A personal email account of White House Chief of Staff John Kelly was hacked, according to an email obtained by Buzzfeed via a Freedom of Information Act (FOIA) request. "As we discussed ... my folks are nervous about the emails you send and ask that you no longer include them on any postings," Kelly wrote. "Then there is hacking which one of my own personal accounts has suffered recently. I do almost everything now by phone or face-to-face comms."
The FOIA email confirms previous reports from Politico that Kelly used a compromised smartphone for months. If it's the same incident (the White House never confirmed the original reports), the attack happened during Trump's transition in late 2016 while Kelly was secretary of homeland security.
As we discussed in NYC about the toxic atmosphere here in the D.C. cesspool, my folks are nervous about e-mails you send and ask that you no longer include them on any postings. FOIA is real and everyday here in the cesspool, and even federal court action on personal accounts is real. Then there is the hacking which one of my own personal accounts has suffered recently. I do almost everything now by phone or face-to-face comms.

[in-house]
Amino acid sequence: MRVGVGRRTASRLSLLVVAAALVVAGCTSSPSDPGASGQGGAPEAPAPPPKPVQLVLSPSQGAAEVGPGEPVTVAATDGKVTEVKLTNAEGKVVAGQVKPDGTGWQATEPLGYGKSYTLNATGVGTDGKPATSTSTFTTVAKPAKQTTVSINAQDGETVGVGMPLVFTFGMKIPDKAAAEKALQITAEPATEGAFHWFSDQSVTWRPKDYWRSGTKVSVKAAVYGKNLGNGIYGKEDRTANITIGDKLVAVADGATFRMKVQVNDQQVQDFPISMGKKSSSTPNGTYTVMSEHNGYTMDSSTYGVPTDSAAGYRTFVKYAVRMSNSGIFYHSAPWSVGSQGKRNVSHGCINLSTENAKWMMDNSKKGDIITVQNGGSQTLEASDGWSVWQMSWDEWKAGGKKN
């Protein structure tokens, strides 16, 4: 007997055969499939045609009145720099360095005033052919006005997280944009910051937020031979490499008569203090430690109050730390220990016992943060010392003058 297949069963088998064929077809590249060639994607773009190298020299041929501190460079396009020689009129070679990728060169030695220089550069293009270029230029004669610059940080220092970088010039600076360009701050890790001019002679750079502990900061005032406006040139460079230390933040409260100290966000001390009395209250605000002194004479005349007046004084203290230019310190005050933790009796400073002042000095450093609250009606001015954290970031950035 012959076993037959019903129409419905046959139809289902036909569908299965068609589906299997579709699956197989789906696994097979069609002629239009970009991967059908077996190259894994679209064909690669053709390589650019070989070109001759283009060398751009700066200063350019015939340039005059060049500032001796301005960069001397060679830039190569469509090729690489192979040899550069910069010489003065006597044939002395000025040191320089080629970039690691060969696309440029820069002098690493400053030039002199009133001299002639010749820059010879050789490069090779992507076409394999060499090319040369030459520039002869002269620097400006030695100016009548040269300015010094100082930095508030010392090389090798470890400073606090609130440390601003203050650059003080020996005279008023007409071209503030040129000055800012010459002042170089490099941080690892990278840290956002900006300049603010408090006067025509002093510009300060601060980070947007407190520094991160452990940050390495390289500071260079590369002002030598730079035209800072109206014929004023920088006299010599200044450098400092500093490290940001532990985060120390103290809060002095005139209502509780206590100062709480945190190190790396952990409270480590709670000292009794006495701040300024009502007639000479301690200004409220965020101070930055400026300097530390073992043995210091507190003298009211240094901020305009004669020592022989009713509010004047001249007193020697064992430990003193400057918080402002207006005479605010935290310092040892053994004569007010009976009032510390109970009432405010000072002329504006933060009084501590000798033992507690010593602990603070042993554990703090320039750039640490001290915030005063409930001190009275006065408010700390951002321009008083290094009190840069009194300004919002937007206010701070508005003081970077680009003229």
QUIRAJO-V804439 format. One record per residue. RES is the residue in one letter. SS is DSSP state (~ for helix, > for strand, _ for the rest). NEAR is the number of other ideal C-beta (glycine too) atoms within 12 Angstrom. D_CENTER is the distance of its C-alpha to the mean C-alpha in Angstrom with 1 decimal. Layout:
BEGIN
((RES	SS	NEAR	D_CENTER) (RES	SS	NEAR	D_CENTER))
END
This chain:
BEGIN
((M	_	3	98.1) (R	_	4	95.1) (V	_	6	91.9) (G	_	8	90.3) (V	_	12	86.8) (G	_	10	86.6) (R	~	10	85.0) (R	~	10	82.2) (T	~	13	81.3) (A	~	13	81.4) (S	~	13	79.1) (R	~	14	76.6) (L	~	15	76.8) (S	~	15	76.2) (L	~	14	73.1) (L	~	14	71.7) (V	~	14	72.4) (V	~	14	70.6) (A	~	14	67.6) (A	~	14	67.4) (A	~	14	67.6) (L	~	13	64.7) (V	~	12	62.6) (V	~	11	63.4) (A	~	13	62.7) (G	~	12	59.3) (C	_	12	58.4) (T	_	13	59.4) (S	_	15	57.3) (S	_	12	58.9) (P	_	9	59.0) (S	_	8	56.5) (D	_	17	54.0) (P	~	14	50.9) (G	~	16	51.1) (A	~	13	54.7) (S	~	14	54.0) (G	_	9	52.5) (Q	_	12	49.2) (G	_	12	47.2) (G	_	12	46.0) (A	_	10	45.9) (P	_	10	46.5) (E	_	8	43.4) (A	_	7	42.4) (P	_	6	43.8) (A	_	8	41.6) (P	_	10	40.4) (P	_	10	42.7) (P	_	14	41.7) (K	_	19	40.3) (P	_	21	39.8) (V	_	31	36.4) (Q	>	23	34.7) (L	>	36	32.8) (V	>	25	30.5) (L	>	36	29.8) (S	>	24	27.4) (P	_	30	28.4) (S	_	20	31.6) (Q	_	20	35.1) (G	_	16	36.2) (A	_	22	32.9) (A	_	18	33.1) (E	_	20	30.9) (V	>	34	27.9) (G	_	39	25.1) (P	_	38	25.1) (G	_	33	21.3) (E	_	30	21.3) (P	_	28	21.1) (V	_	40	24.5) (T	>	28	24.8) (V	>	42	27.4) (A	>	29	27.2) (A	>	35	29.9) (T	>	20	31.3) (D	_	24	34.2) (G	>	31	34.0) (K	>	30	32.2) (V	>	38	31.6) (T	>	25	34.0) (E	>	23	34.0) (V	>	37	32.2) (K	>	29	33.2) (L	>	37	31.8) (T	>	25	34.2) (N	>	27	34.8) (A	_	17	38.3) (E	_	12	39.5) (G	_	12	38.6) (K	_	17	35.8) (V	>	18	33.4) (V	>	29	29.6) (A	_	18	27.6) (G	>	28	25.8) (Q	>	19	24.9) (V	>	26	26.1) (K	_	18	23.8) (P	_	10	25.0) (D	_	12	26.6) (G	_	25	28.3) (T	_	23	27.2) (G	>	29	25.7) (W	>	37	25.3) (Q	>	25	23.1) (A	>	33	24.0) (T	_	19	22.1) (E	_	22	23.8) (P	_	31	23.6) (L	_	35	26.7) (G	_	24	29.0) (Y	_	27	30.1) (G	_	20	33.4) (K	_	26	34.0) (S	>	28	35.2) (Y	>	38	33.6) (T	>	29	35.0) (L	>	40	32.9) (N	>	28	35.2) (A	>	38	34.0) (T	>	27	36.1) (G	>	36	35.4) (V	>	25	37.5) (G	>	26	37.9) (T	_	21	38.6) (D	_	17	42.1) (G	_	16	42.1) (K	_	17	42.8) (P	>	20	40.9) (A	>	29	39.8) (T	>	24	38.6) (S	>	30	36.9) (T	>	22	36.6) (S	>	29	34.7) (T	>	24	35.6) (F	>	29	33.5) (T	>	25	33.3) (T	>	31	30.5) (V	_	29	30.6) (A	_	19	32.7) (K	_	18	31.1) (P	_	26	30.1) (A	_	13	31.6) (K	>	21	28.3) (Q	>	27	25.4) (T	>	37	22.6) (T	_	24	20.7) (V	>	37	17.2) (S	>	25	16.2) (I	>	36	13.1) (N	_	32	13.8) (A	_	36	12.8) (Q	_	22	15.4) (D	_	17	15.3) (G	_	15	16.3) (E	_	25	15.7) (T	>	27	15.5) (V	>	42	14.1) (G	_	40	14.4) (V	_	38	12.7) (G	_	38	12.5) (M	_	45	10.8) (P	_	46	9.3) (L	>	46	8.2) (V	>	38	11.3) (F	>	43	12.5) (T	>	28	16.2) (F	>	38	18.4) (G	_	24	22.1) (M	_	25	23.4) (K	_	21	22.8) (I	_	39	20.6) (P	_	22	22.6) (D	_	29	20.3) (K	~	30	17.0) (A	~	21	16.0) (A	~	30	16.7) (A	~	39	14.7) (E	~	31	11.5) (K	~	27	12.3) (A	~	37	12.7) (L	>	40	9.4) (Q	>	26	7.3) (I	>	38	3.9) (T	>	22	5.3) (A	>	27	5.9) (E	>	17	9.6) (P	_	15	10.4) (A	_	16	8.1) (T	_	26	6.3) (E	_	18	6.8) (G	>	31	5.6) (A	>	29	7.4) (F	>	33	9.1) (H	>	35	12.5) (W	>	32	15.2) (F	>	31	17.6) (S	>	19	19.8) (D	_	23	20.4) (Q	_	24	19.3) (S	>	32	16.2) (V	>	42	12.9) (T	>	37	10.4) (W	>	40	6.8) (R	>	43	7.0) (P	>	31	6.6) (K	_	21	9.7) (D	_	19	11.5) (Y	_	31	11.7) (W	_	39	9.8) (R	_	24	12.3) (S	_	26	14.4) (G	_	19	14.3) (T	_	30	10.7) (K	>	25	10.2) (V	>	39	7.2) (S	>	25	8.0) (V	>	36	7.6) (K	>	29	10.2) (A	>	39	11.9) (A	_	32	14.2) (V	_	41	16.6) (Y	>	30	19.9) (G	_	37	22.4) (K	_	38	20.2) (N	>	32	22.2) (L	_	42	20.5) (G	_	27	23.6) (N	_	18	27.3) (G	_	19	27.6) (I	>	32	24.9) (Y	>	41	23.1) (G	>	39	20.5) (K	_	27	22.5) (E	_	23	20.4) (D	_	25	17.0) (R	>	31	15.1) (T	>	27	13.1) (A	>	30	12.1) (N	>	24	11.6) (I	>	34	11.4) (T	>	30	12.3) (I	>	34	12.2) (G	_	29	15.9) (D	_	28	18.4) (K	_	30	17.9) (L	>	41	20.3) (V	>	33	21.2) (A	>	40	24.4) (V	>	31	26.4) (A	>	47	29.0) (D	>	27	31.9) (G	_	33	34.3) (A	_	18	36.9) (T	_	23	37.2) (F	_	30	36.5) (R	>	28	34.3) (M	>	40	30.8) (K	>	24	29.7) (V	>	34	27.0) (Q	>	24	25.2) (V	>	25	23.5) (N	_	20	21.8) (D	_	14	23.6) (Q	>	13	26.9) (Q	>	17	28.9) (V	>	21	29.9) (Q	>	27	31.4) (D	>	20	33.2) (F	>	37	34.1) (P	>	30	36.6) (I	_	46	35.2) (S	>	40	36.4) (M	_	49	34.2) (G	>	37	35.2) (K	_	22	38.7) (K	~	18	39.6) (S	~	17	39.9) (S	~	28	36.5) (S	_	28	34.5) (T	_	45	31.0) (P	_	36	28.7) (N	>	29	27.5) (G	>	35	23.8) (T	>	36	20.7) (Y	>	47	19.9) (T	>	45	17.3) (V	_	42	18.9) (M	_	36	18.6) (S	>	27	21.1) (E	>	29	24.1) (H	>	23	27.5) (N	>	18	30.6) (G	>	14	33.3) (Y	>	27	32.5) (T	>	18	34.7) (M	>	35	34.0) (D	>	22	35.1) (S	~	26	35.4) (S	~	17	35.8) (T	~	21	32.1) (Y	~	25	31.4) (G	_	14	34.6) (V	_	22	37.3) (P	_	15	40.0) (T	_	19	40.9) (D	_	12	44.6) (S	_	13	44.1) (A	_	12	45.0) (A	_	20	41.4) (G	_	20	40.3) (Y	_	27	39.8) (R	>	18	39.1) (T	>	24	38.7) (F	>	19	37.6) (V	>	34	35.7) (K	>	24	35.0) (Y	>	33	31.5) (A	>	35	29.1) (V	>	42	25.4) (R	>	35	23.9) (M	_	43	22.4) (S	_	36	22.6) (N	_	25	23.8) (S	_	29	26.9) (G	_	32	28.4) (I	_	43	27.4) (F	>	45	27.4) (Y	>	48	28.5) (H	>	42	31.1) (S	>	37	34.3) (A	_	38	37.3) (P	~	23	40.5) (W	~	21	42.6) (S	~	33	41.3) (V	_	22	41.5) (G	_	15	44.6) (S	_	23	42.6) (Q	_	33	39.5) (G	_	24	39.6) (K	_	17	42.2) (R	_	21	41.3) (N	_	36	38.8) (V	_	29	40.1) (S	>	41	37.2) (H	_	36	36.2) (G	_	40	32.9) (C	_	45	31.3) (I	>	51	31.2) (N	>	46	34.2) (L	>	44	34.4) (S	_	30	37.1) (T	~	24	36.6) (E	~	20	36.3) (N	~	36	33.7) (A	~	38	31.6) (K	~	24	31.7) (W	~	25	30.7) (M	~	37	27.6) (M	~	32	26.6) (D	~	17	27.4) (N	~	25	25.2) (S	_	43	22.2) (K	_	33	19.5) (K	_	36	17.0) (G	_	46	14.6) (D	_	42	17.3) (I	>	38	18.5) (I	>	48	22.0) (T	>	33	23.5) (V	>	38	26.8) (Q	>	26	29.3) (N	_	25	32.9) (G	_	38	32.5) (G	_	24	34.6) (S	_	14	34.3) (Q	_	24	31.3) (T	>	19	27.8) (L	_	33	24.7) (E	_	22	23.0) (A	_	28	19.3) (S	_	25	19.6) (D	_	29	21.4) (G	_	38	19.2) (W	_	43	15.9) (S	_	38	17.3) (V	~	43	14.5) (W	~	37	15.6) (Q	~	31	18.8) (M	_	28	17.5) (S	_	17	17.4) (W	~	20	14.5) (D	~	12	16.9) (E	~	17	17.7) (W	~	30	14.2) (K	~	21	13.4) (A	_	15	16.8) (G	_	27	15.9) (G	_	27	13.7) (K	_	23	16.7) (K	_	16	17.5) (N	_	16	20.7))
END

The name of the person who received the email (above) was redacted, and a Depart of Homeland Security (DHS) spokesperson (who wouldn't allow her name to be used), said it was a private citizen who had sent numerous emails to Kelly and the DHS. However, two DHS officials "with direct knowledge of the matter" told Buzzfeed that Kelly sent the email to another DHS official.
It's not clear if Kelly used the email account to conduct government business or if there was anything sensitive on it. Shortly after Trump's inauguration, the NSA reportedly told Trump administration officials to stop using personal cellphones and email accounts, as they could be vulnerable to spying by Russia, China and other US adversaries.
The weakest point in the White House, however, might be Trump himself. The president is reportedly refusing to upgrade his iPhones, issued by White House IT agencies to make them more secure, calling the process "too inconvenient." As of last month, he hadn't had them checked by security experts for at least five months. To make matters worse, lawmakers have concerns about fake cell towers around the White House that could eavesdrop on smartphone calls.